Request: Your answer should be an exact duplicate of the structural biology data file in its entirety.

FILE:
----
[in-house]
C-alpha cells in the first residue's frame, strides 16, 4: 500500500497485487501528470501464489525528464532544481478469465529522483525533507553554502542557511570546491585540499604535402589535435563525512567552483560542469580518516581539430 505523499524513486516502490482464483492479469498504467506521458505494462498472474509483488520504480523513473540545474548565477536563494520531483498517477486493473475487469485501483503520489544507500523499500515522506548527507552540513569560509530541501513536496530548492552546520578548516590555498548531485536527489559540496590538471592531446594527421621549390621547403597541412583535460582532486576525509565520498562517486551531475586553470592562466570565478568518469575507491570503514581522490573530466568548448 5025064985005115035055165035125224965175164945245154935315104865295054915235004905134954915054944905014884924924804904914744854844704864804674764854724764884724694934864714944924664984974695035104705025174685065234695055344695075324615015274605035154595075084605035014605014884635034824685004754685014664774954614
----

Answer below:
[in-house]
C-alpha cells in the first residue's frame, strides 16, 4: 500500500497485487501528470501464489525528464532544481478469465529522483525533507553554502542557511570546491585540499604535402589535435563525512567552483560542469580518516581539430 505523499524513486516502490482464483492479469498504467506521458505494462498472474509483488520504480523513473540545474548565477536563494520531483498517477486493473475487469485501483503520489544507500523499500515522506548527507552540513569560509530541501513536496530548492552546520578548516590555498548531485536527489559540496590538471592531446594527421621549390621547403597541412583535460582532486576525509565520498562517486551531475586553470592562466570565478568518469575507491570503514581522490573530466568548448 5025064985005115035055165035125224965175164945245154935315104865295054915235004905134954915054944905014884924924804904914744854844704864804674764854724764884724694934864714944924664984974695035104705025174685065234695055344695075324615015274605035154595075084605035014605014884635034824685004754685014664774954614